The ongoing conflict between Israel and Hamas could see a temporary pause if US negotiators succeed in brokering a deal for the release of dozens of hostages captured during the October 7 attack.
According to two senior US administration officials, who chose to remain anonymous, the proposed deal involves a two-phase process.
During the initial phase, Hamas would release women, the elderly, and wounded captives, leading to a temporary cessation of hostilities.
This pause would allow both Israel and Hamas to negotiate the second phase, focusing on the release of Israeli soldiers and civilian men. The overall agreement is expected to result in the liberation of over 100 captives.
Additionally, the emerging deal outlines provisions for increased humanitarian aid to Gaza, aiming to alleviate the reported “huge suffering” among residents due to food shortages and limited access to basic necessities, as indicated by the UN’s agency for Palestine.
Since October 7, more than 1.9 million Gazans have been displaced, with a large tent “city” established in Rafah, south of the strip. The dire situation in Gaza includes restrictions on the entry of food, medical supplies, and sanitary products.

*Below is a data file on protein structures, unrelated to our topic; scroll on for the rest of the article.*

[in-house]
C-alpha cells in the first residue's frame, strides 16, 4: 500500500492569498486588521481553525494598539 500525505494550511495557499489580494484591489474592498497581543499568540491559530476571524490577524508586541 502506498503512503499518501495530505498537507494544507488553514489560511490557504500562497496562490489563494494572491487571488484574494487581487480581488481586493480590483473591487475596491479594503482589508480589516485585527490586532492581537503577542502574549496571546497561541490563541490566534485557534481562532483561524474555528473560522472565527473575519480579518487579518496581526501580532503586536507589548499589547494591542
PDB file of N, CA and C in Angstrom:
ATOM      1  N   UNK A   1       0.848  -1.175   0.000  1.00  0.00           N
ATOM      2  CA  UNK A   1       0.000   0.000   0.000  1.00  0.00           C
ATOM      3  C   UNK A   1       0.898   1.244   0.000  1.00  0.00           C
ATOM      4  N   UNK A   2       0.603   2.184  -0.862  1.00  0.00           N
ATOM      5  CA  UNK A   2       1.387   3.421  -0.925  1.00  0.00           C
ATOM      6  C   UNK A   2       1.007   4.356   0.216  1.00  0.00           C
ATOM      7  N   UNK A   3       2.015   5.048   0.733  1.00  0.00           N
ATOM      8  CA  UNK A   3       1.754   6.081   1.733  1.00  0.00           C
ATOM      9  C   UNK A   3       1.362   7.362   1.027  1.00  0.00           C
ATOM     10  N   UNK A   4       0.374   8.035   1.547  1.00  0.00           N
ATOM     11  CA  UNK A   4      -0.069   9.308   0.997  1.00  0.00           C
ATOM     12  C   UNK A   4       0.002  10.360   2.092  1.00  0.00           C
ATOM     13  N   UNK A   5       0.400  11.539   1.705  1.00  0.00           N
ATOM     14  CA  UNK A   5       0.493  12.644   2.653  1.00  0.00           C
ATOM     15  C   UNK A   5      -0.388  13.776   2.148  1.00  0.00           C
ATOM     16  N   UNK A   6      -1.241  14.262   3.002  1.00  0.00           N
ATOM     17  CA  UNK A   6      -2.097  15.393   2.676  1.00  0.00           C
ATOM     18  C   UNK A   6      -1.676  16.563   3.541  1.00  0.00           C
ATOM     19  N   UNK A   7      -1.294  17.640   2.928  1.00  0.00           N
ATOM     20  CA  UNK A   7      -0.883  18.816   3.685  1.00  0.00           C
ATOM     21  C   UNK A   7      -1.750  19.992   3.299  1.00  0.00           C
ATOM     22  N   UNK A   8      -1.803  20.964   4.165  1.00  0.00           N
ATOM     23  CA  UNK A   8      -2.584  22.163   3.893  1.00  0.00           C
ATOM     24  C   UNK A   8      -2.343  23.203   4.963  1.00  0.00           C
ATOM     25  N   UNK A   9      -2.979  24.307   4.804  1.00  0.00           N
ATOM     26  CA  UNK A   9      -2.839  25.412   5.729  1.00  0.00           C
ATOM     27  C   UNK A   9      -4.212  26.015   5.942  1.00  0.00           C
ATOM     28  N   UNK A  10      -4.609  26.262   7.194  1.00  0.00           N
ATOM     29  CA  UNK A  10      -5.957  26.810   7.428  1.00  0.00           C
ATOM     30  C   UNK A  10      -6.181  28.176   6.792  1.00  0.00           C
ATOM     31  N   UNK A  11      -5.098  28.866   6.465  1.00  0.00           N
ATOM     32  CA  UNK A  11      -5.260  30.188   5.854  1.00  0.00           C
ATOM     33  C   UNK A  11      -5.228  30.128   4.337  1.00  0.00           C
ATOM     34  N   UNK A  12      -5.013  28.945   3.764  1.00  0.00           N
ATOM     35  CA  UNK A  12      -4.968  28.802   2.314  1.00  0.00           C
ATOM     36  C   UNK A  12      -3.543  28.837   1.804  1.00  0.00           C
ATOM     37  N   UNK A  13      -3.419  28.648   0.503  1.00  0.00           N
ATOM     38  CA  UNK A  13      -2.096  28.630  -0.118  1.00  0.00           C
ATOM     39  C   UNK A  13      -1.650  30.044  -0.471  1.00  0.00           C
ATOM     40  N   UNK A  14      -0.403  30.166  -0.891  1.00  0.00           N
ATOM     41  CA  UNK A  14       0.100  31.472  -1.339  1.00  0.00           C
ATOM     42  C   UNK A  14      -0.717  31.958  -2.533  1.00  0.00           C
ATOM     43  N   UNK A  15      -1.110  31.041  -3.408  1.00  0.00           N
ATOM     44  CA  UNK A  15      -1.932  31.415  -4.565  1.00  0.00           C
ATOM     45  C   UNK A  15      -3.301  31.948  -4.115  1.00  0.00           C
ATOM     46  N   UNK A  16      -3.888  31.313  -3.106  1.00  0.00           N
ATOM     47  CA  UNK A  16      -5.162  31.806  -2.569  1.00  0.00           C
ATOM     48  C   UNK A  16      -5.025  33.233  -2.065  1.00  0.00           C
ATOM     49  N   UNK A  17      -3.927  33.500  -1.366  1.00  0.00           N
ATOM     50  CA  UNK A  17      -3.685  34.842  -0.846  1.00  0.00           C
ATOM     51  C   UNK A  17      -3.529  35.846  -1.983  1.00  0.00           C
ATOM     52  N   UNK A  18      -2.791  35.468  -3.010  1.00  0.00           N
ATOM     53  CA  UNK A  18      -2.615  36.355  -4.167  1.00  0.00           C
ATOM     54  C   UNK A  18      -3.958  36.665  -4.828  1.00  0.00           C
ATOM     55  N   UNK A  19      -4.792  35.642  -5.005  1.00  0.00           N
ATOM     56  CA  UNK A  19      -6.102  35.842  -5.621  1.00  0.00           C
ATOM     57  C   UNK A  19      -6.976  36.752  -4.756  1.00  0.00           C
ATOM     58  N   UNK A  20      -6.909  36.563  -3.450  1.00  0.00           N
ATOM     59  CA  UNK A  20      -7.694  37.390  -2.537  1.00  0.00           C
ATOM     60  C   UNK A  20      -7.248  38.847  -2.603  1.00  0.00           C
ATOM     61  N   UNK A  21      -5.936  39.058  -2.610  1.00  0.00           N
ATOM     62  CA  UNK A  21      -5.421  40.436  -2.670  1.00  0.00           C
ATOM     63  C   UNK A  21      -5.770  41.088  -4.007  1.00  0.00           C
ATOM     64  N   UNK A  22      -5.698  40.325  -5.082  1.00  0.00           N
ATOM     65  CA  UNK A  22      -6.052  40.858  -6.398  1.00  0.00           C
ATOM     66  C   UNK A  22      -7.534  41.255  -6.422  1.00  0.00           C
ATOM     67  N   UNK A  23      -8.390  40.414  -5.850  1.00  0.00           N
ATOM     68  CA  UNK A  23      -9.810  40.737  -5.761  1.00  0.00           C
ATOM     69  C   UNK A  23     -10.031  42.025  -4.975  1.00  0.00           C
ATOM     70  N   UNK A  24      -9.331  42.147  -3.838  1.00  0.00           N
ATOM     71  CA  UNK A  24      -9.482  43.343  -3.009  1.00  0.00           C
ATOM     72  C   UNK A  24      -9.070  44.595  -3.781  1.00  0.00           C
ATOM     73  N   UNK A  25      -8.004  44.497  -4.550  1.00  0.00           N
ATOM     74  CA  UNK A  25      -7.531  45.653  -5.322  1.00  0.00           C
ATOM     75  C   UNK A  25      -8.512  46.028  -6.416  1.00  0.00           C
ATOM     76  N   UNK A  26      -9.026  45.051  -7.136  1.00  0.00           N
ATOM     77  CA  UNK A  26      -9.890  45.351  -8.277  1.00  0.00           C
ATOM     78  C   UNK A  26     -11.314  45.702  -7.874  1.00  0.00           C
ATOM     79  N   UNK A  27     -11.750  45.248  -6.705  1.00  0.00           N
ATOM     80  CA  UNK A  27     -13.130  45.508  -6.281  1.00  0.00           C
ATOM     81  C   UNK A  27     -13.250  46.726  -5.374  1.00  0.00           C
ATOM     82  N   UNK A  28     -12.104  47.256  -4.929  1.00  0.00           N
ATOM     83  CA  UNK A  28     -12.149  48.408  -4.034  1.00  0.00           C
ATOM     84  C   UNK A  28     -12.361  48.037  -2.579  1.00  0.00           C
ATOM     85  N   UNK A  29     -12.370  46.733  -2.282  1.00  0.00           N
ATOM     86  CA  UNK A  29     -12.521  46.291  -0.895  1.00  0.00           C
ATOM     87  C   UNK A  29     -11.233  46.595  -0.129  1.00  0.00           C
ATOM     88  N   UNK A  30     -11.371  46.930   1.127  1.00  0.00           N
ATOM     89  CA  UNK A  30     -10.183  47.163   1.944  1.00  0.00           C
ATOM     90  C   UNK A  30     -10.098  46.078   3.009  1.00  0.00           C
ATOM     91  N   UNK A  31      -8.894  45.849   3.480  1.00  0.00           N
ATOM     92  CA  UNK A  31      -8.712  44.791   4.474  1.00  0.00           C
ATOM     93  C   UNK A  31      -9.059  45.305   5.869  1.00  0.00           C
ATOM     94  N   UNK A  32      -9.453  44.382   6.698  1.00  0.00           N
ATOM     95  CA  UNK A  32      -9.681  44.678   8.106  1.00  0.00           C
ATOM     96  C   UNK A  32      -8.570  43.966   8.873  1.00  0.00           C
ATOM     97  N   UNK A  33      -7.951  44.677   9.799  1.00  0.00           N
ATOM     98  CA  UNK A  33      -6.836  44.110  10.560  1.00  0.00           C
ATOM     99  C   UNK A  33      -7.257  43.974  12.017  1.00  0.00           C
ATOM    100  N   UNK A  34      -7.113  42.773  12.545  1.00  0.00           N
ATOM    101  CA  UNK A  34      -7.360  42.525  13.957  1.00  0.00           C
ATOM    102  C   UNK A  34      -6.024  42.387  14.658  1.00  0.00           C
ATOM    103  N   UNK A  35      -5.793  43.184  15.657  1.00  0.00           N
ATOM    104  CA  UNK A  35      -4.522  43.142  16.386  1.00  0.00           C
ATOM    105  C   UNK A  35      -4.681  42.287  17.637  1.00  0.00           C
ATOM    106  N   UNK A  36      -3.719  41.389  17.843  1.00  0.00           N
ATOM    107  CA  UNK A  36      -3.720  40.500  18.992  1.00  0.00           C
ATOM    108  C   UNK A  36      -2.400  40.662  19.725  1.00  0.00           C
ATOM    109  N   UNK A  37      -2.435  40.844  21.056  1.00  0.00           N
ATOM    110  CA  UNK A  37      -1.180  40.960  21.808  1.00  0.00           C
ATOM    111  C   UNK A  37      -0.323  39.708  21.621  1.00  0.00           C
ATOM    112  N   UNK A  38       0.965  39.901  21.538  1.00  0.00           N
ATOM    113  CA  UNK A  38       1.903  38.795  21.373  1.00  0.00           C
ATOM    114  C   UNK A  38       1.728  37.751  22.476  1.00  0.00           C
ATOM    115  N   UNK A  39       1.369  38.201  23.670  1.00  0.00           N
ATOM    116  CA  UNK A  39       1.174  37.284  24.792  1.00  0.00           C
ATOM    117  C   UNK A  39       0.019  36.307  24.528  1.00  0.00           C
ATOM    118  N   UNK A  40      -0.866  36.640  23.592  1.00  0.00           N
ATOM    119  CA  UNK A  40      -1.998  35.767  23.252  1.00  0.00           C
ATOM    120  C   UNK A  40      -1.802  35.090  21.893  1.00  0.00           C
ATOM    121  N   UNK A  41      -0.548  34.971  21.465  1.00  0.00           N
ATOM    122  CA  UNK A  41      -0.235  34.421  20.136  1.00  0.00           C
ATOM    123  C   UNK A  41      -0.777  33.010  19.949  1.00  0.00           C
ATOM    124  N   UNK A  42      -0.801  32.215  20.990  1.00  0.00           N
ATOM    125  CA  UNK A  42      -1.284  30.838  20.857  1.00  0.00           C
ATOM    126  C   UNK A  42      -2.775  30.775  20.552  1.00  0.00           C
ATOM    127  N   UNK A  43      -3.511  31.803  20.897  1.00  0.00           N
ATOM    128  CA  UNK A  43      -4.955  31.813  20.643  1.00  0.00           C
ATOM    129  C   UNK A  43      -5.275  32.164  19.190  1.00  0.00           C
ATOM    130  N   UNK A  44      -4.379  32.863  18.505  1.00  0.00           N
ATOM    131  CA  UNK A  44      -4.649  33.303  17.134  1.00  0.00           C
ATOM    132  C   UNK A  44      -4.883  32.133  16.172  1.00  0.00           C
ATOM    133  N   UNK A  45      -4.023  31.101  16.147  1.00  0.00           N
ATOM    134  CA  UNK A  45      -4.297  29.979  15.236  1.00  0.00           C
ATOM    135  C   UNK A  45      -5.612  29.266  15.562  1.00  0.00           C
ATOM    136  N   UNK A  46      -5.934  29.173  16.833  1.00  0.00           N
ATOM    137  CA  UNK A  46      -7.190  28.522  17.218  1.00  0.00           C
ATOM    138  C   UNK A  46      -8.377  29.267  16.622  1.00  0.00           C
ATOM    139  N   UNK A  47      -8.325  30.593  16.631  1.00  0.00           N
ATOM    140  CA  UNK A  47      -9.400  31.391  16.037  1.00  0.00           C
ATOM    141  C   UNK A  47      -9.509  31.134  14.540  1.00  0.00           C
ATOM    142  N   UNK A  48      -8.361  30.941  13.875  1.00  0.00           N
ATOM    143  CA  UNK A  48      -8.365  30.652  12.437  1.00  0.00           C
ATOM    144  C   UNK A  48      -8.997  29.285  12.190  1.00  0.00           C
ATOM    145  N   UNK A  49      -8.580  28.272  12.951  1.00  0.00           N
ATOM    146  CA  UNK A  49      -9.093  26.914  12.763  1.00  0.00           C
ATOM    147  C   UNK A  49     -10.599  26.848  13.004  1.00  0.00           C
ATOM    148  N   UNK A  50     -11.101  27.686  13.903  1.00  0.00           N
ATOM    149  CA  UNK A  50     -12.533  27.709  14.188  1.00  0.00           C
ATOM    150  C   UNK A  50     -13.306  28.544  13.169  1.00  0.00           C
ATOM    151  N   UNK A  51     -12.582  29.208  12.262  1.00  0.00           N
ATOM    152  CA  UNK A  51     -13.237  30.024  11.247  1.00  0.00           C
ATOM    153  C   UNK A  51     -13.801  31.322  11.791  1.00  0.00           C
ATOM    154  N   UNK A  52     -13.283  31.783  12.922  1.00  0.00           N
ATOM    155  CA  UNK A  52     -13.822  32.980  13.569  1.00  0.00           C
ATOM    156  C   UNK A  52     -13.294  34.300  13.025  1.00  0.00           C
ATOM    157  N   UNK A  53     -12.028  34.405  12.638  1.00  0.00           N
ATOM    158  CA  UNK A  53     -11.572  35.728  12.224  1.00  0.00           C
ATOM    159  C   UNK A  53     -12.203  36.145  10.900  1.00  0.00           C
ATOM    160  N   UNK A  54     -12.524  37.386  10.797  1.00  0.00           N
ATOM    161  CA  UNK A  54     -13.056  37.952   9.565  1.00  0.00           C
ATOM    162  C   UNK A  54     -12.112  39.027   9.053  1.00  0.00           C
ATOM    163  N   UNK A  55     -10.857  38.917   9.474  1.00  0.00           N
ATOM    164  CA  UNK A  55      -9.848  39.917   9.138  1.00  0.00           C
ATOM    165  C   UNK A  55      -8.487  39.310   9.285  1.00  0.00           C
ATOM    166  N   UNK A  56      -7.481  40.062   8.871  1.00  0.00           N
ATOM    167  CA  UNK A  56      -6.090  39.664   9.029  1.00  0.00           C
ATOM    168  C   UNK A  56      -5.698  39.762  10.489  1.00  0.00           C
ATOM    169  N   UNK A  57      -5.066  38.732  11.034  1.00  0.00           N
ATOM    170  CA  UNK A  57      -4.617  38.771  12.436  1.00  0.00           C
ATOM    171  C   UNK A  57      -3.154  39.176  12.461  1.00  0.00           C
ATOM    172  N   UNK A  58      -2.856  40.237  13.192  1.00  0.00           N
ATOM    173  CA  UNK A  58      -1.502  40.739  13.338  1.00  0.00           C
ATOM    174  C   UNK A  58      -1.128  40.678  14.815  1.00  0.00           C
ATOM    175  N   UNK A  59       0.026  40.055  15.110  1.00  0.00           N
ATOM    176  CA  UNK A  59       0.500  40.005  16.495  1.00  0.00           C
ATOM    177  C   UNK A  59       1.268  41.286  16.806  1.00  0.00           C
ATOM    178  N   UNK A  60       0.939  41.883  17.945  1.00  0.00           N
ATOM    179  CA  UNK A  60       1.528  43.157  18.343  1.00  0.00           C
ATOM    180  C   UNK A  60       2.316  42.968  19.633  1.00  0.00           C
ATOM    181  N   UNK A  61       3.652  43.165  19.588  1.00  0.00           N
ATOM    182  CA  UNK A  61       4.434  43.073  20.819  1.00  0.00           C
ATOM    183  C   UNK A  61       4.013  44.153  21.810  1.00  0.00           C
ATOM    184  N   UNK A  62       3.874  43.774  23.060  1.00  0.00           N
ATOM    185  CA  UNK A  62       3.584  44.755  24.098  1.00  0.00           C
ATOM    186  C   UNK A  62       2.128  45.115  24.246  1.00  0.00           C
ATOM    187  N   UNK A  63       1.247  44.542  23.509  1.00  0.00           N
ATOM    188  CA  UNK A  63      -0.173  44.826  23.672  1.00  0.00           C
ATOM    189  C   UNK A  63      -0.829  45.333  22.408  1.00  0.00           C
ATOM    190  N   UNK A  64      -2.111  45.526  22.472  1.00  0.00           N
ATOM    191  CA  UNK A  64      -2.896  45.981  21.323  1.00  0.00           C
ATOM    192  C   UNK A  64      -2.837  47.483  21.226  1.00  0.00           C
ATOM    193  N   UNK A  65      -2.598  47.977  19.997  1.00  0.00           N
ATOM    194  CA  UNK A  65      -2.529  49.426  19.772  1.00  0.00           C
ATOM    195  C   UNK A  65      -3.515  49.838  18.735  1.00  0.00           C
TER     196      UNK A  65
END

While this proposed agreement may not bring a definitive end to the conflict, US officials express hope that it could offer a sustainable resolution to the ongoing hostilities.
US President Joe Biden discussed the situation with Qatar’s leader, emphasizing the centrality of a hostage deal to establish a prolonged humanitarian pause in the fighting.
Meanwhile, Israel’s Prime Minister Benjamin Netanyahu remains committed to dismantling Hamas and has pledged to continue military operations towards that objective. In November, a week-long truce resulted in the exchange of approximately 100 hostages between the two sides.
However, around 130 individuals remain captive, with some confirmed dead since the truce expired. Hamas has previously stated its willingness to release more captives in exchange for an end to the conflict and the release of thousands of Palestinian prisoners.